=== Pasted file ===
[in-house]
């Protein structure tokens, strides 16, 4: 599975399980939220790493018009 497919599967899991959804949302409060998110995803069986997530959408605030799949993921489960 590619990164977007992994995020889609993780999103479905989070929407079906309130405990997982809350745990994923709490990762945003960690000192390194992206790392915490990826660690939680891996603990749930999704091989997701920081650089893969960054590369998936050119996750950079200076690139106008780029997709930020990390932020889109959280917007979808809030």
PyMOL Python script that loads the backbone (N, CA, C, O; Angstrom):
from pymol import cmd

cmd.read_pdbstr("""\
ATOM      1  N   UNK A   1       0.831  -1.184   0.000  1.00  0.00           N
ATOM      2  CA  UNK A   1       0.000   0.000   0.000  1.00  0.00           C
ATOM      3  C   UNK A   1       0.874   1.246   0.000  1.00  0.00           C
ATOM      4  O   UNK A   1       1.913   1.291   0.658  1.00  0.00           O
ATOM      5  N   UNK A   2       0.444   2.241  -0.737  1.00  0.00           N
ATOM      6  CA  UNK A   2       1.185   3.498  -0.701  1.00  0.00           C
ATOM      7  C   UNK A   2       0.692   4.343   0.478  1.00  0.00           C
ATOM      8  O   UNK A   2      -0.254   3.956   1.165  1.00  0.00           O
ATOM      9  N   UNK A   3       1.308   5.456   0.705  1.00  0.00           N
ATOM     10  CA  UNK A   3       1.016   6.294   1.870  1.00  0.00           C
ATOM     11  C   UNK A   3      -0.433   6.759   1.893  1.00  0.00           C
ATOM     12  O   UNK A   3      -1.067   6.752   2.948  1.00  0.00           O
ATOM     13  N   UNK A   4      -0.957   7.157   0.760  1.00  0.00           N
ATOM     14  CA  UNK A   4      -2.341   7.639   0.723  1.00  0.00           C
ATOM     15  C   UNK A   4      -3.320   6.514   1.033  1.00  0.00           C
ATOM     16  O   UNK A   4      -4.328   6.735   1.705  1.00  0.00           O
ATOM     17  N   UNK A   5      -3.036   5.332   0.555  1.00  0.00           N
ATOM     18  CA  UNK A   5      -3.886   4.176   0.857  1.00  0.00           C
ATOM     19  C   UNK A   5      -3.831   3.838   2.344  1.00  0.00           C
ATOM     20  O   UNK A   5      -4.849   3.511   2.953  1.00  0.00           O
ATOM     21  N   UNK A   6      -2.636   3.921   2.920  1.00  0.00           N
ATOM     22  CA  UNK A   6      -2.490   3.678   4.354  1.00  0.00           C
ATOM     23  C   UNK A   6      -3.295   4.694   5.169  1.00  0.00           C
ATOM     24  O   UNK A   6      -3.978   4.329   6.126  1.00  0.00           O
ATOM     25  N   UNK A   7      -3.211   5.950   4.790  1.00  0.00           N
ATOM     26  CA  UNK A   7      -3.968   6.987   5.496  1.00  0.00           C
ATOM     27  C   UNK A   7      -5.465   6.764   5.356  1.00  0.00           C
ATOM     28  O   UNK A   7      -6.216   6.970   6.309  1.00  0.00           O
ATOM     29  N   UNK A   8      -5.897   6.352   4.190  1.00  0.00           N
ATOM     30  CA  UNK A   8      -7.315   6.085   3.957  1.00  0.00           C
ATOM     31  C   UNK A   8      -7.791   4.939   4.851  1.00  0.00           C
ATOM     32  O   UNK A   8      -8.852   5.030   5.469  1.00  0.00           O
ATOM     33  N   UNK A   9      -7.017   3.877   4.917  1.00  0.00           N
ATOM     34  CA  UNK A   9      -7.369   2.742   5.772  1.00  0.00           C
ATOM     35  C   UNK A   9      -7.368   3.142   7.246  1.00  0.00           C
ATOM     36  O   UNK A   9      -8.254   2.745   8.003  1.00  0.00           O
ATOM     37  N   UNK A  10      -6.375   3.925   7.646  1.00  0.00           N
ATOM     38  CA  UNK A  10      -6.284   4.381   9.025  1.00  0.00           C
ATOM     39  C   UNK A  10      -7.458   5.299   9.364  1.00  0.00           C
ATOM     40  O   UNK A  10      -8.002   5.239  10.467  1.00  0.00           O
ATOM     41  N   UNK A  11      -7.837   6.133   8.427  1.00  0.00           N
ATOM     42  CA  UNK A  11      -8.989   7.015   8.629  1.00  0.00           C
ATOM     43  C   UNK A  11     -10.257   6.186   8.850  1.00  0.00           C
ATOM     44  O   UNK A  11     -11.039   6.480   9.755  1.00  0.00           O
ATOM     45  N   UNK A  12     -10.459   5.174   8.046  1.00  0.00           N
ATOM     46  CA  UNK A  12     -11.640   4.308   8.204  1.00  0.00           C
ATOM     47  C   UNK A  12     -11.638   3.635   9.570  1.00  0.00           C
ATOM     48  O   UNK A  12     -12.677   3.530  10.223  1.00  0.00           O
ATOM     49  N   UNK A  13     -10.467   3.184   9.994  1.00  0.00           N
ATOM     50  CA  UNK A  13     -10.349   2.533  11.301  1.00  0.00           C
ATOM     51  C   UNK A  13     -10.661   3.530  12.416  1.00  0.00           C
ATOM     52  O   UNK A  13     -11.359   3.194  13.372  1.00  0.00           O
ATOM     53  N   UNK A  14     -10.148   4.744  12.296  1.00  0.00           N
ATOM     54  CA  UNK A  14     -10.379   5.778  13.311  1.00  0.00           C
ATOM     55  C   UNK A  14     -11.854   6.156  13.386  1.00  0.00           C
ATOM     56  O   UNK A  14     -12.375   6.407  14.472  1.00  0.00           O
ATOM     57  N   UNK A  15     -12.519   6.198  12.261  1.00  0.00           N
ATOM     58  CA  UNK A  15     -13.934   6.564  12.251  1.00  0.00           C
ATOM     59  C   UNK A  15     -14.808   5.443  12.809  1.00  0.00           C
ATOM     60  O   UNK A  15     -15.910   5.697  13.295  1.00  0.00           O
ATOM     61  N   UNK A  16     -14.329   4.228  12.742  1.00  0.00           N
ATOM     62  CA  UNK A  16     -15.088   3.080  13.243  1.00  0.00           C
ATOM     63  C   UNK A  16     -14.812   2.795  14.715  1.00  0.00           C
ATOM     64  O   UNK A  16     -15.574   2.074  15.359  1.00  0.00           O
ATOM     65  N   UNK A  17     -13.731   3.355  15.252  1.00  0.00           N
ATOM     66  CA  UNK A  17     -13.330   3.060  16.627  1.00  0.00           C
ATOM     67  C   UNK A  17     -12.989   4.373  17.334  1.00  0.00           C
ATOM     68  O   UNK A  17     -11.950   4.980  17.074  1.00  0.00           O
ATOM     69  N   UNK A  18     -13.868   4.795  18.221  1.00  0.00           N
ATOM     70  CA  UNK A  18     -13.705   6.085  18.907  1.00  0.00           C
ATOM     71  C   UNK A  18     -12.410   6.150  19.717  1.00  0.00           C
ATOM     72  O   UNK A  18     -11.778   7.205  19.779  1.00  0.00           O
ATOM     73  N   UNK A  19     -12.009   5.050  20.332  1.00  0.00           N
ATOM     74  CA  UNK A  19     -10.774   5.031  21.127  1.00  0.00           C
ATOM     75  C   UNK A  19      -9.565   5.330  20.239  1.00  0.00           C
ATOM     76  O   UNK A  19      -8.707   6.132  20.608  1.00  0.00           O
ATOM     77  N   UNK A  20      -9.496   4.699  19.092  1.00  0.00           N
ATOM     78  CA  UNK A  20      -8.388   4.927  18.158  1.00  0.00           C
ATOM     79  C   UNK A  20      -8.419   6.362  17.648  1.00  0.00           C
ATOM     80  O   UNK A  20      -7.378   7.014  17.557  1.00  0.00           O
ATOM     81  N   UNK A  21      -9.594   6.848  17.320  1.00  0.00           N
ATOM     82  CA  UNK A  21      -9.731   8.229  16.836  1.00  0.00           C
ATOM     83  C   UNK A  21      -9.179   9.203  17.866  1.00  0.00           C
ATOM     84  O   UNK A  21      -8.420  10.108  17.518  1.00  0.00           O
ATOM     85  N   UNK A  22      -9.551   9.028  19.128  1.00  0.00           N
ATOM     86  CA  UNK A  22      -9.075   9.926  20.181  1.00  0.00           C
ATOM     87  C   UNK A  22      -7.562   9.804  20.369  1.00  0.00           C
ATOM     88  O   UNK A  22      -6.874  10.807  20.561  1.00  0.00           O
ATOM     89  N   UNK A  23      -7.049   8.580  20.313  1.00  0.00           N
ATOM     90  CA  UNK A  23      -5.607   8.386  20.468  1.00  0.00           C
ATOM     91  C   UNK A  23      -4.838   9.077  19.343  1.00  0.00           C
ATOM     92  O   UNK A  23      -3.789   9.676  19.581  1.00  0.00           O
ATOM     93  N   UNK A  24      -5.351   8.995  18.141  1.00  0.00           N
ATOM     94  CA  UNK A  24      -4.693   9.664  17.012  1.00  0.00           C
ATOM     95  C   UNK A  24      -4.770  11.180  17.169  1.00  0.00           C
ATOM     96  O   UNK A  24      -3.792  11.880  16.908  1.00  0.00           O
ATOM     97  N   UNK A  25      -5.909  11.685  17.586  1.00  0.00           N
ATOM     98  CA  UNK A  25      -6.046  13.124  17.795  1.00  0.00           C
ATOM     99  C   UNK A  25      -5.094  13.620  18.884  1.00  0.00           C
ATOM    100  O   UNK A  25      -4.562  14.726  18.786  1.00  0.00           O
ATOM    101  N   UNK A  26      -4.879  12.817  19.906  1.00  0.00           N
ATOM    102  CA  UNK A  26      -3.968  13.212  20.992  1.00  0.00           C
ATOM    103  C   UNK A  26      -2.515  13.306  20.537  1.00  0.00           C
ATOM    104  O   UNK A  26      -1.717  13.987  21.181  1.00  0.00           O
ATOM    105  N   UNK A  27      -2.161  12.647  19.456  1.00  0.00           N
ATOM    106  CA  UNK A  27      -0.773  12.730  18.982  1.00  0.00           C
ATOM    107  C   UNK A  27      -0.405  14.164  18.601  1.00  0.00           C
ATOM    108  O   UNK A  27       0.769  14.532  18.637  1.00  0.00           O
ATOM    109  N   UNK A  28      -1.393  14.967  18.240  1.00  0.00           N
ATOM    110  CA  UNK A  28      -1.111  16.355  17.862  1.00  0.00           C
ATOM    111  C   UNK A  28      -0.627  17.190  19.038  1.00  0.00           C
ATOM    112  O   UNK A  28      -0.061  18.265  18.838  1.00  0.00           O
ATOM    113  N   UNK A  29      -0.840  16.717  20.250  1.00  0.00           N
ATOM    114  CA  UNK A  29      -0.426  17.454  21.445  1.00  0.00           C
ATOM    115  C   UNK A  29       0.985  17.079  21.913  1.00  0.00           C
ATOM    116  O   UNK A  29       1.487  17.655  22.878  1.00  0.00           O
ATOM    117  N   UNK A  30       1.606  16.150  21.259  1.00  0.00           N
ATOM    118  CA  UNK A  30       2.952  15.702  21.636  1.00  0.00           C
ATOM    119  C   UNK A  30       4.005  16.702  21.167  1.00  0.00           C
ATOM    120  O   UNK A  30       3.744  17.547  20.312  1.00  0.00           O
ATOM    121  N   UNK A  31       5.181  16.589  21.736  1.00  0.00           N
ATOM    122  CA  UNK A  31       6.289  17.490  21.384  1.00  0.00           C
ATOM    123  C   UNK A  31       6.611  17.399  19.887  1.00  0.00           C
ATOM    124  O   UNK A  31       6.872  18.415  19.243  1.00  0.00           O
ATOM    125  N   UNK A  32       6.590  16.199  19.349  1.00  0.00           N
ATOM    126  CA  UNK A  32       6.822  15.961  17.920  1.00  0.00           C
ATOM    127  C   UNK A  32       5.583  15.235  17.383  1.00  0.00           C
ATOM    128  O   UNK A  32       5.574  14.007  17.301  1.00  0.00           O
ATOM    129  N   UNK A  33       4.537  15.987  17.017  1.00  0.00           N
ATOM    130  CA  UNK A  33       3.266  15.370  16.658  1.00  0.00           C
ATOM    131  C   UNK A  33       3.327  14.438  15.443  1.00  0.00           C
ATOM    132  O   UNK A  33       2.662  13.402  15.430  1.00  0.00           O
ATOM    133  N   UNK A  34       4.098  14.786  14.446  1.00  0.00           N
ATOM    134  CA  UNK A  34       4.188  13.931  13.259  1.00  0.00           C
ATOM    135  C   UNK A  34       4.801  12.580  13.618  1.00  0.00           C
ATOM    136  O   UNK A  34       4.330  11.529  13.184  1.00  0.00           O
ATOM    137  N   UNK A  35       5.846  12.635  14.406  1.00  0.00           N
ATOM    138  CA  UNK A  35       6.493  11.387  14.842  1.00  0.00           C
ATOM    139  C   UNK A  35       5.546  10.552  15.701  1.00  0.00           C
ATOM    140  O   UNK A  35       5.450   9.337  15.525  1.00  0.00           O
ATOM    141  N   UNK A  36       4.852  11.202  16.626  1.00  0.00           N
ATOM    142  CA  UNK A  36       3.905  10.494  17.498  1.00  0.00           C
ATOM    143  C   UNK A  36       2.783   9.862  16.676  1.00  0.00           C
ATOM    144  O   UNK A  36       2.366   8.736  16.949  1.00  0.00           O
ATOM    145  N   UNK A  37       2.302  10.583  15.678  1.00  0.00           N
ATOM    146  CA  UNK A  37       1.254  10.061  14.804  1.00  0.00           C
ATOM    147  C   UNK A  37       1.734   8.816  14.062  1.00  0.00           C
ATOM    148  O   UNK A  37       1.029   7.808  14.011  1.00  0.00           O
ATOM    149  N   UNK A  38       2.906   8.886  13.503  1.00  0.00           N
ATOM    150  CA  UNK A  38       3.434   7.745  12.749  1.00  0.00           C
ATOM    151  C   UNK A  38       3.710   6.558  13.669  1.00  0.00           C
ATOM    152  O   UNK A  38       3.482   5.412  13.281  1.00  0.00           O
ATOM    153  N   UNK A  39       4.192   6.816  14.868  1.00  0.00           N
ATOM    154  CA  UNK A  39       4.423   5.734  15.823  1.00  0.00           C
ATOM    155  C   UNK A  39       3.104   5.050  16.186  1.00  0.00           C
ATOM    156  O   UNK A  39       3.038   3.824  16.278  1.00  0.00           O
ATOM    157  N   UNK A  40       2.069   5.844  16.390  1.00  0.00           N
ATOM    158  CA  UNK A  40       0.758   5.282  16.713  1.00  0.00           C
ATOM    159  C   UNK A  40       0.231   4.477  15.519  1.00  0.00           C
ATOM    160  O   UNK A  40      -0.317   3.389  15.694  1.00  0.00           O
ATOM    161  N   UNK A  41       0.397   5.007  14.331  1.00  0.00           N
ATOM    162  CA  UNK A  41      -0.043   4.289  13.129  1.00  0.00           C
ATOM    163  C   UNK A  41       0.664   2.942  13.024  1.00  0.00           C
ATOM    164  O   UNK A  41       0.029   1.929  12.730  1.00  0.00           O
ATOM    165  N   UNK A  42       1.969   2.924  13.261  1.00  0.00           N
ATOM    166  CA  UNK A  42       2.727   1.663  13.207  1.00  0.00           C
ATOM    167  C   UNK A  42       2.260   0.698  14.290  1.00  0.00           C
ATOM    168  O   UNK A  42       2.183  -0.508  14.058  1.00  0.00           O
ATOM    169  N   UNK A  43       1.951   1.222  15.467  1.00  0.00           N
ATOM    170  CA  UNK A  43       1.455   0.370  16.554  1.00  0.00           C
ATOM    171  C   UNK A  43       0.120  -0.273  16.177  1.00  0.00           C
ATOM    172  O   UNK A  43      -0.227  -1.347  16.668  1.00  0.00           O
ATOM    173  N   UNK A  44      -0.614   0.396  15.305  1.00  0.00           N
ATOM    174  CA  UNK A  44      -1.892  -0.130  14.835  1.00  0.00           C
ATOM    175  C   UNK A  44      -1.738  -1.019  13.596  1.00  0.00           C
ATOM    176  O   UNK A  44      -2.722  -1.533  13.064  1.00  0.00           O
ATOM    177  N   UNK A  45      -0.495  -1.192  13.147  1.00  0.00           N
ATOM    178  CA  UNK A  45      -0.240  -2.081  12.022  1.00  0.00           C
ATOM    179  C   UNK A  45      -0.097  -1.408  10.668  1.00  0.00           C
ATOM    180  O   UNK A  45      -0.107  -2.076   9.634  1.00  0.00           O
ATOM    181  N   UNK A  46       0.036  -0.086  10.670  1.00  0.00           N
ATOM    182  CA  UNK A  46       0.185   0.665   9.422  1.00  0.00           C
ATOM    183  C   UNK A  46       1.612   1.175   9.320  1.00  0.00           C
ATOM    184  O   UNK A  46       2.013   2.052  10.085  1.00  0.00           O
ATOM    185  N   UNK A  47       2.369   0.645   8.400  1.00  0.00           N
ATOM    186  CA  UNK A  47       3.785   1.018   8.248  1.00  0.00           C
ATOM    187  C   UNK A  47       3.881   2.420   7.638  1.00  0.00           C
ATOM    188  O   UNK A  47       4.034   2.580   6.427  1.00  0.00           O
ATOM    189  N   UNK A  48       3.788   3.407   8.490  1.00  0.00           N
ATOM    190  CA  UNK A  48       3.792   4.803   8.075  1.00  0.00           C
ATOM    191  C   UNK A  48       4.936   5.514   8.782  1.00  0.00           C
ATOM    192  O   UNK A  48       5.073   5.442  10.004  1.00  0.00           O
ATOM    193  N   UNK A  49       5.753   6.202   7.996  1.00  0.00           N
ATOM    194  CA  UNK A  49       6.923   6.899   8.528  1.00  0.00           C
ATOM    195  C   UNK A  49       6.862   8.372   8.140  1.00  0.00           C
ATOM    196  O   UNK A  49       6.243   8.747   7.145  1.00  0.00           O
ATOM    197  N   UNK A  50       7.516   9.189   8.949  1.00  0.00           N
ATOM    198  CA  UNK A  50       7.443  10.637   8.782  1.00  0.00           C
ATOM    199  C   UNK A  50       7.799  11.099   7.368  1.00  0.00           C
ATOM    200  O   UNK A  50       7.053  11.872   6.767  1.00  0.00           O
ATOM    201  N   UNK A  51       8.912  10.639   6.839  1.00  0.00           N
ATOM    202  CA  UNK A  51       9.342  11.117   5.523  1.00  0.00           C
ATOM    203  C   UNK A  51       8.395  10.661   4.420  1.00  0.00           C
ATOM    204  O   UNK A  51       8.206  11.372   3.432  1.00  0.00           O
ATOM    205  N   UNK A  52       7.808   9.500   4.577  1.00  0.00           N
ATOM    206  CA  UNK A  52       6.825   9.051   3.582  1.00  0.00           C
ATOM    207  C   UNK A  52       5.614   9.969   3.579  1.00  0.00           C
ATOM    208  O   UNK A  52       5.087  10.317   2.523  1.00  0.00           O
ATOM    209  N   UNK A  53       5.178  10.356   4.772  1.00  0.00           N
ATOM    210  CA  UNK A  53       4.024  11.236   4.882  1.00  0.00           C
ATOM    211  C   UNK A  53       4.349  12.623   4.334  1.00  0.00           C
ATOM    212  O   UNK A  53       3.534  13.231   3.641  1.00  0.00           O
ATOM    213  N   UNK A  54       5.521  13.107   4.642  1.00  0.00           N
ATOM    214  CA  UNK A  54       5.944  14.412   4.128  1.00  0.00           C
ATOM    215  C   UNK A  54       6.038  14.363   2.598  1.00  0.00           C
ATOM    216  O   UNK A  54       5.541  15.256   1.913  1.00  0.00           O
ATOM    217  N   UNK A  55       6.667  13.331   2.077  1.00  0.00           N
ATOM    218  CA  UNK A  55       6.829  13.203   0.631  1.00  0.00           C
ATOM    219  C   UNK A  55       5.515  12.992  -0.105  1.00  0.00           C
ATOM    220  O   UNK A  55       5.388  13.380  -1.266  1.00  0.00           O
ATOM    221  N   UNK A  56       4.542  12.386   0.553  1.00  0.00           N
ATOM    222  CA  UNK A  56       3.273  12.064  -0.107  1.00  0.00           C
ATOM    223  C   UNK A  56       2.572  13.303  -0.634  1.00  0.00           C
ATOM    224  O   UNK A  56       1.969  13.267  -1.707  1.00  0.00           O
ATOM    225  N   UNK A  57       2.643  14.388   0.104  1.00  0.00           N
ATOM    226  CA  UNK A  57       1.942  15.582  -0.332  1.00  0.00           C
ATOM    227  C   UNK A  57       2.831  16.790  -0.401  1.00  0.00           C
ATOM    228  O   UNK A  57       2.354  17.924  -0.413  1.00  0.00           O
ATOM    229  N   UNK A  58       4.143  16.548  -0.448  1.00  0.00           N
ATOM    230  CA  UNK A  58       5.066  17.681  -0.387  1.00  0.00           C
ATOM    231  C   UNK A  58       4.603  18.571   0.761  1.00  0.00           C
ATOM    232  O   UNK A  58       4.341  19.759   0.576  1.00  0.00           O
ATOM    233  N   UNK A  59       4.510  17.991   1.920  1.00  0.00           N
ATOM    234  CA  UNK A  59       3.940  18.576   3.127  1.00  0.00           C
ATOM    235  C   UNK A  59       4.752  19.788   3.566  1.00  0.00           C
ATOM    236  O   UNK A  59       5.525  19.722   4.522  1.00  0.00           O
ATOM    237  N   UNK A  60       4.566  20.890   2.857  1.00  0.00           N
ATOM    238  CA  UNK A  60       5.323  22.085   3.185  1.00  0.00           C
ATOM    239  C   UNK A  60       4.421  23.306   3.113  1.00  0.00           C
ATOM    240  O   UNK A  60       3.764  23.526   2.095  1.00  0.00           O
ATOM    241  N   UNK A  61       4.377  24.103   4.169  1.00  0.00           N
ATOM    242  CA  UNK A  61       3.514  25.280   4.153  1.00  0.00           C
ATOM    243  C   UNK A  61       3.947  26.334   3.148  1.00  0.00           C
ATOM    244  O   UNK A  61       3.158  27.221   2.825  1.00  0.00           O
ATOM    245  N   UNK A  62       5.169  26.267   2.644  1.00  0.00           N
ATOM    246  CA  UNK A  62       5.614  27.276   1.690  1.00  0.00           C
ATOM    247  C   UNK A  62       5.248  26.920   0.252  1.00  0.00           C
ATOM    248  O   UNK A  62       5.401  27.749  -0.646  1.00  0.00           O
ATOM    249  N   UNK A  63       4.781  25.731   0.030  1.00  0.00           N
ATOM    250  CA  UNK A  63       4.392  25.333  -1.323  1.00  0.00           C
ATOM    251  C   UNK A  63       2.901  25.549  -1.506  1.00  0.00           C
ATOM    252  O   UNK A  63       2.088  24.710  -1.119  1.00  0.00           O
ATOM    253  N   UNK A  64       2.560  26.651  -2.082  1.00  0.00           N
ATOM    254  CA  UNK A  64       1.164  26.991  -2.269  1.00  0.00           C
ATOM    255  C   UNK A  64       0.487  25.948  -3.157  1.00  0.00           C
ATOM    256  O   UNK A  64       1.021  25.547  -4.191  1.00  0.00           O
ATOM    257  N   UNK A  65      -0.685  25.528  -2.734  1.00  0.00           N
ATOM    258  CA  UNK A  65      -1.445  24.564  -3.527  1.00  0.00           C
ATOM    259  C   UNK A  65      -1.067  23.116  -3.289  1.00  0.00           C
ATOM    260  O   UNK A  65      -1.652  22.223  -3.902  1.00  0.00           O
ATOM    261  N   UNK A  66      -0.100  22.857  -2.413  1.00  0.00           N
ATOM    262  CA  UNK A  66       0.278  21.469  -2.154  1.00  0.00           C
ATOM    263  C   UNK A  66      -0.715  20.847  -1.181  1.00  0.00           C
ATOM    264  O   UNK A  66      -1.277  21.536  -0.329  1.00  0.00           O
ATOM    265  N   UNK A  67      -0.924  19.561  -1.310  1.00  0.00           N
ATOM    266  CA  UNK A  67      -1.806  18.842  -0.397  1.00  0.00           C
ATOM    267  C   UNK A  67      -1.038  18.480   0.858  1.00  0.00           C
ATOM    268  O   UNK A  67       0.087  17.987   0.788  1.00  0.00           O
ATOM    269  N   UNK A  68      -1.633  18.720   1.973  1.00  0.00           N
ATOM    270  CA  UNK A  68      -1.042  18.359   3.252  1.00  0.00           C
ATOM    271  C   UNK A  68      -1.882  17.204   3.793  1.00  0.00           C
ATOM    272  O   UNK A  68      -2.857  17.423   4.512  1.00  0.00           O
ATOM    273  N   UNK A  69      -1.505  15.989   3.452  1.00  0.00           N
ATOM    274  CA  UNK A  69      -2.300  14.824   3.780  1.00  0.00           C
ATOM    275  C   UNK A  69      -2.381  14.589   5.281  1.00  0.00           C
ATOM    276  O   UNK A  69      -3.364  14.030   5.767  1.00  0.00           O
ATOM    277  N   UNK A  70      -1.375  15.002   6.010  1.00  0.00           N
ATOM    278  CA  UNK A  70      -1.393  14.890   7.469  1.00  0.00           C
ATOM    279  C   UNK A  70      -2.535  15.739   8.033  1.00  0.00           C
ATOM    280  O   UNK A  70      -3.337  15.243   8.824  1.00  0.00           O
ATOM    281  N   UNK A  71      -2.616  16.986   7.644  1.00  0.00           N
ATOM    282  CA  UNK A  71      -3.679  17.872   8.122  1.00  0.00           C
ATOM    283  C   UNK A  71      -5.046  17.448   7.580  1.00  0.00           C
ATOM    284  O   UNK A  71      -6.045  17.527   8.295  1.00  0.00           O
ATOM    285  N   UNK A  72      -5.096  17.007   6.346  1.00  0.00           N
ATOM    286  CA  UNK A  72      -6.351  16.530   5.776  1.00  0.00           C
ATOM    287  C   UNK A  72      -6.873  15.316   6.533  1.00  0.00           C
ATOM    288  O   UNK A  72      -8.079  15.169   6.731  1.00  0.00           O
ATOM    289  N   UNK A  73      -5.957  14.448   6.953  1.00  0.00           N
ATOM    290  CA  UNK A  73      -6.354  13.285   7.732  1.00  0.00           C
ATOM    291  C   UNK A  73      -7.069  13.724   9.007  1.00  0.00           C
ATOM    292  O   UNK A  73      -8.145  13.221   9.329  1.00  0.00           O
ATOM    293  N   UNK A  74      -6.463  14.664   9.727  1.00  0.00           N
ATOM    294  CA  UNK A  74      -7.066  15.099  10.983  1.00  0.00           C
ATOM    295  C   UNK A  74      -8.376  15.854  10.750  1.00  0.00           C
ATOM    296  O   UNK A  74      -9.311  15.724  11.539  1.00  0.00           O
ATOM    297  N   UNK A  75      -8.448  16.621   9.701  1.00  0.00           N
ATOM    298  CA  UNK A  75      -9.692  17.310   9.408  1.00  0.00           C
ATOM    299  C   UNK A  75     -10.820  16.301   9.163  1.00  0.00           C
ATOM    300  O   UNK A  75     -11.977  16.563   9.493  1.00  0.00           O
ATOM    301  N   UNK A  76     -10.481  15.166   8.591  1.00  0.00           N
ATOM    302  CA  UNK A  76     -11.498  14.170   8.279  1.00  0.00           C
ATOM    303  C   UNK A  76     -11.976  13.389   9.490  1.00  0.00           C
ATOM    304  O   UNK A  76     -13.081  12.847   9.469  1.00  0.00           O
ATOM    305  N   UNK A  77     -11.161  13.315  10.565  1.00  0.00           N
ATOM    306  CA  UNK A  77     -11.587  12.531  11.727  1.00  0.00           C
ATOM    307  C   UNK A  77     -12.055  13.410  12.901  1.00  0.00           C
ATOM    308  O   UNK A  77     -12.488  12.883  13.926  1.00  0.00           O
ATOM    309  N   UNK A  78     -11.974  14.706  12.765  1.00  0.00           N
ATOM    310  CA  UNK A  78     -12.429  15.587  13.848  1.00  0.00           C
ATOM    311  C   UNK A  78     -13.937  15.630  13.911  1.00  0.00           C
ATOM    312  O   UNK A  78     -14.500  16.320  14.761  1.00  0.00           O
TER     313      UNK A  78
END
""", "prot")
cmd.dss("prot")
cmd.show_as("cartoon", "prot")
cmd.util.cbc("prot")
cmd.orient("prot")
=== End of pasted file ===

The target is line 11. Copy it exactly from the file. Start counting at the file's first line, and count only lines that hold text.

ATOM      6  CA  UNK A   2       1.185   3.498  -0.701  1.00  0.00           C